This summer, the Campus Club Connection (CCC) — the virtual hub of student organizations — underwent a marked transformation. Although some of the updates were necessary and welcome improvements, there are some features that hold the new website back from its full potential.
One positive change is the bulletin board feature, an interactive display that dons flyers for upcoming events and acts as a web-based version of the banners in Wilson Commons. Clicking on a flyer will open it in a larger screen, providing more details about the event. This addition to the CCC is sure to enhance the way on-campus groups employ publicity.
Just beneath the bulletin board is another new feature: a constantly updating feed of upcoming events — an accurate indicator of the huge number of activities on campus and how often new events arise.
For all the positives about these two new features, however, they fall victim to the one problem that plagues the CCC overall: the way it’s organized. At a school that boasts over 240 diverse student groups — an impressively large array compared to the size of the student body — a home page that only highlights a handful of groups shouldn’t necessarily be the first access point on the website.
It would be more beneficial for the CCC homepage to display the bulletin board and newsfeed accompanying a list of all the available student groups, or perhaps alongside the search options already in place on the “organizations” landing page, which houses groups’ individual profiles.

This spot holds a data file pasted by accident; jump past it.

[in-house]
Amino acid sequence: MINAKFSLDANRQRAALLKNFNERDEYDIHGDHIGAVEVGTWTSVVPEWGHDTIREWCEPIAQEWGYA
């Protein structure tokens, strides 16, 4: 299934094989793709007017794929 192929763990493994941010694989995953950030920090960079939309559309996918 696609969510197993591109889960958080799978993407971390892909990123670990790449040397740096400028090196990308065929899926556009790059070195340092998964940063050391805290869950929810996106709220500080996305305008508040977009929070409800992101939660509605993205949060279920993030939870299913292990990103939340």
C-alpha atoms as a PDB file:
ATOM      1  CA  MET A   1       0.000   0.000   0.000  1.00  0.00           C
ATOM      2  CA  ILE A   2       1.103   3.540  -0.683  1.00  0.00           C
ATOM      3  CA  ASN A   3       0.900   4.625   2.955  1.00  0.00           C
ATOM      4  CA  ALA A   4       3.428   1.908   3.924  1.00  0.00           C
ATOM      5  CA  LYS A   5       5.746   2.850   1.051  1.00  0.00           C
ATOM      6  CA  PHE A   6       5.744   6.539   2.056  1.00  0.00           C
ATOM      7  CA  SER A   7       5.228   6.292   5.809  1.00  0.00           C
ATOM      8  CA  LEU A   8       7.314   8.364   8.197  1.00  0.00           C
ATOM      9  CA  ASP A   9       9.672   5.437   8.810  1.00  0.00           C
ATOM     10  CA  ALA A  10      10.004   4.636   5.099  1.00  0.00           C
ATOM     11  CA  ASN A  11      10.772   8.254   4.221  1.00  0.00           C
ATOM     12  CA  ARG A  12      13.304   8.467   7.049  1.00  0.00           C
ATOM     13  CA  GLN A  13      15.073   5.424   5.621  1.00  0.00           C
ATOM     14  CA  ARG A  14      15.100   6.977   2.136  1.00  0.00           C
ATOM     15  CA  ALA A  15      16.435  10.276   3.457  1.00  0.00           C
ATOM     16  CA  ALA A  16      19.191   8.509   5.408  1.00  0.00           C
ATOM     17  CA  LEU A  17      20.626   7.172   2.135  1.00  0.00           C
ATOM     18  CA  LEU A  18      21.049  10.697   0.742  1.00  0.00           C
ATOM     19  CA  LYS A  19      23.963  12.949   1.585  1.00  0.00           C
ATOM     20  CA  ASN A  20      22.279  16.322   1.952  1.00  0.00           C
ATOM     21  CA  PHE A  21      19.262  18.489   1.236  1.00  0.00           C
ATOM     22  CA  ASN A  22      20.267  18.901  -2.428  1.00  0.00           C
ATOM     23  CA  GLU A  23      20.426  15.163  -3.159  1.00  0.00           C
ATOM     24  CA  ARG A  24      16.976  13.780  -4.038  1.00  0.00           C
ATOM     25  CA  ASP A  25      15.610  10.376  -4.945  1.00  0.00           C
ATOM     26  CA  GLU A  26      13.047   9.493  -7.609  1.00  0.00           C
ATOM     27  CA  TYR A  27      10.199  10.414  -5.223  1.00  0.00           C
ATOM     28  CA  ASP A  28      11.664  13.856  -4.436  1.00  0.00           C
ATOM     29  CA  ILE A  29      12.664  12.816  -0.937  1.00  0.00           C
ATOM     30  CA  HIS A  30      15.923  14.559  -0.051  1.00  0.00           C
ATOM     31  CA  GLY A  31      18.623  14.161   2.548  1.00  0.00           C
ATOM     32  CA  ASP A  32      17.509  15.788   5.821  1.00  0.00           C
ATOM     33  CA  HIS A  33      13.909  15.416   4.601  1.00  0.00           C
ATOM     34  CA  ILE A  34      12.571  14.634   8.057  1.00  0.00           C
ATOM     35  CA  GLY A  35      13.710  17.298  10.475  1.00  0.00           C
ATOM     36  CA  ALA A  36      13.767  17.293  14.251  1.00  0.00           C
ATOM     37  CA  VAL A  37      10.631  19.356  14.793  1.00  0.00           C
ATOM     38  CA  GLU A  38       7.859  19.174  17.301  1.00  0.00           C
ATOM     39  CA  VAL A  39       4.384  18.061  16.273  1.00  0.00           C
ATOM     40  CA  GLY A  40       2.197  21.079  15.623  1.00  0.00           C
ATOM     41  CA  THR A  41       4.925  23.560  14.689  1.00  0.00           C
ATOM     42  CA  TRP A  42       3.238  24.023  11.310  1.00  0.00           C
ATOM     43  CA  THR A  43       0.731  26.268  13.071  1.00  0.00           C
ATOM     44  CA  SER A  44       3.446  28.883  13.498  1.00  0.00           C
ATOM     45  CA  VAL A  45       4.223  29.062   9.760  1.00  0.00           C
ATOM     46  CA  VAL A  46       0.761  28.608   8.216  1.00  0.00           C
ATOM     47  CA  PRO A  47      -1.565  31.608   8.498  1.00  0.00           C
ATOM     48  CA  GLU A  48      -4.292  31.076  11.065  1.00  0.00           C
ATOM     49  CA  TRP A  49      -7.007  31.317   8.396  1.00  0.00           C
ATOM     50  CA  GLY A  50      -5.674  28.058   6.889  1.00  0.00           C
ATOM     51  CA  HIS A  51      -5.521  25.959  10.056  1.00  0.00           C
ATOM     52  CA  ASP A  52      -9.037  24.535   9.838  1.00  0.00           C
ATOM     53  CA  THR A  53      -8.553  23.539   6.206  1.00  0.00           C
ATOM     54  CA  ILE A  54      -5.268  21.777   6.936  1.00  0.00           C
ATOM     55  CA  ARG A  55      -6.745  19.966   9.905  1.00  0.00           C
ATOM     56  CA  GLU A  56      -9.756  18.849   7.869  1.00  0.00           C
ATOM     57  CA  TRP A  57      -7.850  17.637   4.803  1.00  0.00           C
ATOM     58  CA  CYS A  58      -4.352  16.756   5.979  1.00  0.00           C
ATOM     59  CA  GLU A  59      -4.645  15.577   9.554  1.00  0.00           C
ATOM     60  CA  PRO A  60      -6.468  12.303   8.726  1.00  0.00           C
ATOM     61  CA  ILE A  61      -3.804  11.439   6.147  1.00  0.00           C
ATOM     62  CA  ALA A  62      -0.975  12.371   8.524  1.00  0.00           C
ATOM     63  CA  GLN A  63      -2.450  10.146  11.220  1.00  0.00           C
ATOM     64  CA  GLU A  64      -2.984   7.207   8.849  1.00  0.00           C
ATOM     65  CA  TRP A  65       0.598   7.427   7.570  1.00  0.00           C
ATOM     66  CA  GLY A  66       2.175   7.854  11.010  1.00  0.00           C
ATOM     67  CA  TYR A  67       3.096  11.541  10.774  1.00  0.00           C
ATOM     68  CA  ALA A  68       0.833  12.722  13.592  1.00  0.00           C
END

Another organizational issue is the fact that the format for the website changes when users switch among the homepage, the organizations landing page and specific group profiles. The location of the available menus on each of the aforementioned pages fluctuates between the top left corner and a vertical sidebar on the left side.
Most change is initially hard to acclimate to, but organizational drawbacks and inconsistencies make it even harder.
There are a number of smaller usability issues — such as a group’s inability to arrange its roster hierarchically rather than alphabetically, or the fact that every single person who requests to join a group must be approved — but the site’s main limitations reside in the organizational realm.
The new CCC, however, is not blind to what students in this day and age really do need from it. Student groups’ CCC pages are now linked to their Facebook pages — a popular way for groups to publicize themselves and keep their current and prospective members updated.
Overall, the new CCC website will help increase student access to groups through some of its new features, but there are a few glitches — in particular, organizational ones — that must first be worked out of the new format before it can reach its full potential as the online crux of student groups.